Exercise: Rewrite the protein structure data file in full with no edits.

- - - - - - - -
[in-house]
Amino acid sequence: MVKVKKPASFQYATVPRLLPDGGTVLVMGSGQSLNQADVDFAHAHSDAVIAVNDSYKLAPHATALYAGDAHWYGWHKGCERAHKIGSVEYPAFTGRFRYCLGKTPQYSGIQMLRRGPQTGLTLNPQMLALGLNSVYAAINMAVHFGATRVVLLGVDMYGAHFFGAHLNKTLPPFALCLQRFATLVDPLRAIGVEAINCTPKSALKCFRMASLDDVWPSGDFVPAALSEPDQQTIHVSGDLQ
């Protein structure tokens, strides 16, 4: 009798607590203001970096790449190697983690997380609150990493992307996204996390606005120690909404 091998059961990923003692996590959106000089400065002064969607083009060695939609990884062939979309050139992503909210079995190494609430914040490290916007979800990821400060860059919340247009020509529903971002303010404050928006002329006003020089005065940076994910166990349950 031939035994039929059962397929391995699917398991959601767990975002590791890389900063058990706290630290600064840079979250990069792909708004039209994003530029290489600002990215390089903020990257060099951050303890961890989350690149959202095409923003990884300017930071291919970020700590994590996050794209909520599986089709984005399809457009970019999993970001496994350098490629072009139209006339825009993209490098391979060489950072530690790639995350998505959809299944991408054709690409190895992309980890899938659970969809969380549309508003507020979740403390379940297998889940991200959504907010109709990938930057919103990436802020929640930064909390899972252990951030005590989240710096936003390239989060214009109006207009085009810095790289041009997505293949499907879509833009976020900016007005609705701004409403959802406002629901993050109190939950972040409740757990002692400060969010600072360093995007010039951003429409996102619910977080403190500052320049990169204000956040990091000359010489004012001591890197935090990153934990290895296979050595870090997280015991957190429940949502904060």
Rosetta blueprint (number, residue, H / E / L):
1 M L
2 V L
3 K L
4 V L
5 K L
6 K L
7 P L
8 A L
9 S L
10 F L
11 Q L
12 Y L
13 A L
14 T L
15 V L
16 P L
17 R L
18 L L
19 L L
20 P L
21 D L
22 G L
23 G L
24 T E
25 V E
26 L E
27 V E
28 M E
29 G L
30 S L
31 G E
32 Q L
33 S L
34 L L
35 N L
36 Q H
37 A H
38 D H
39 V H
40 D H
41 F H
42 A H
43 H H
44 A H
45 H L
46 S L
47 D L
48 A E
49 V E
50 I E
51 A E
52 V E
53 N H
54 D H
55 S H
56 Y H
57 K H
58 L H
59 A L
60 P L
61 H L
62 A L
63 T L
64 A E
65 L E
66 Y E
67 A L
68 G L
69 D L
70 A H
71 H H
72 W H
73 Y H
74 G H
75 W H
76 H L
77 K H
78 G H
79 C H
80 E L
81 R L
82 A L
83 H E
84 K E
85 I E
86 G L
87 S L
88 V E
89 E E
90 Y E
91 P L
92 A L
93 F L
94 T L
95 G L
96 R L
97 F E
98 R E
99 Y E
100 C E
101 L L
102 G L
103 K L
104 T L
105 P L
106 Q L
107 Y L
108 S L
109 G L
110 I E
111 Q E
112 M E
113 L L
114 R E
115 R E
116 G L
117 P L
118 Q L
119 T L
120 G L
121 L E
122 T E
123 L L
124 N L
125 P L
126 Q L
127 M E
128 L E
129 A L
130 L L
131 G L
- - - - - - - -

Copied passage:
[in-house]
Amino acid sequence: MVKVKKPASFQYATVPRLLPDGGTVLVMGSGQSLNQADVDFAHAHSDAVIAVNDSYKLAPHATALYAGDAHWYGWHKGCERAHKIGSVEYPAFTGRFRYCLGKTPQYSGIQMLRRGPQTGLTLNPQMLALGLNSVYAAINMAVHFGATRVVLLGVDMYGAHFFGAHLNKTLPPFALCLQRFATLVDPLRAIGVEAINCTPKSALKCFRMASLDDVWPSGDFVPAALSEPDQQTIHVSGDLQ
């Protein structure tokens, strides 16, 4: 009798607590203001970096790449190697983690997380609150990493992307996204996390606005120690909404 091998059961990923003692996590959106000089400065002064969607083009060695939609990884062939979309050139992503909210079995190494609430914040490290916007979800990821400060860059919340247009020509529903971002303010404050928006002329006003020089005065940076994910166990349950 031939035994039929059962397929391995699917398991959601767990975002590791890389900063058990706290630290600064840079979250990069792909708004039209994003530029290489600002990215390089903020990257060099951050303890961890989350690149959202095409923003990884300017930071291919970020700590994590996050794209909520599986089709984005399809457009970019999993970001496994350098490629072009139209006339825009993209490098391979060489950072530690790639995350998505959809299944991408054709690409190895992309980890899938659970969809969380549309508003507020979740403390379940297998889940991200959504907010109709990938930057919103990436802020929640930064909390899972252990951030005590989240710096936003390239989060214009109006207009085009810095790289041009997505293949499907879509833009976020900016007005609705701004409403959802406002629901993050109190939950972040409740757990002692400060969010600072360093995007010039951003429409996102619910977080403190500052320049990169204000956040990091000359010489004012001591890197935090990153934990290895296979050595870090997280015991957190429940949502904060």
Rosetta blueprint (number, residue, H / E / L):
1 M L
2 V L
3 K L
4 V L
5 K L
6 K L
7 P L
8 A L
9 S L
10 F L
11 Q L
12 Y L
13 A L
14 T L
15 V L
16 P L
17 R L
18 L L
19 L L
20 P L
21 D L
22 G L
23 G L
24 T E
25 V E
26 L E
27 V E
28 M E
29 G L
30 S L
31 G E
32 Q L
33 S L
34 L L
35 N L
36 Q H
37 A H
38 D H
39 V H
40 D H
41 F H
42 A H
43 H H
44 A H
45 H L
46 S L
47 D L
48 A E
49 V E
50 I E
51 A E
52 V E
53 N H
54 D H
55 S H
56 Y H
57 K H
58 L H
59 A L
60 P L
61 H L
62 A L
63 T L
64 A E
65 L E
66 Y E
67 A L
68 G L
69 D L
70 A H
71 H H
72 W H
73 Y H
74 G H
75 W H
76 H L
77 K H
78 G H
79 C H
80 E L
81 R L
82 A L
83 H E
84 K E
85 I E
86 G L
87 S L
88 V E
89 E E
90 Y E
91 P L
92 A L
93 F L
94 T L
95 G L
96 R L
97 F E
98 R E
99 Y E
100 C E
101 L L
102 G L
103 K L
104 T L
105 P L
106 Q L
107 Y L
108 S L
109 G L
110 I E
111 Q E
112 M E
113 L L
114 R E
115 R E
116 G L
117 P L
118 Q L
119 T L
120 G L
121 L E
122 T E
123 L L
124 N L
125 P L
126 Q L
127 M E
128 L E
129 A L
130 L L
131 G L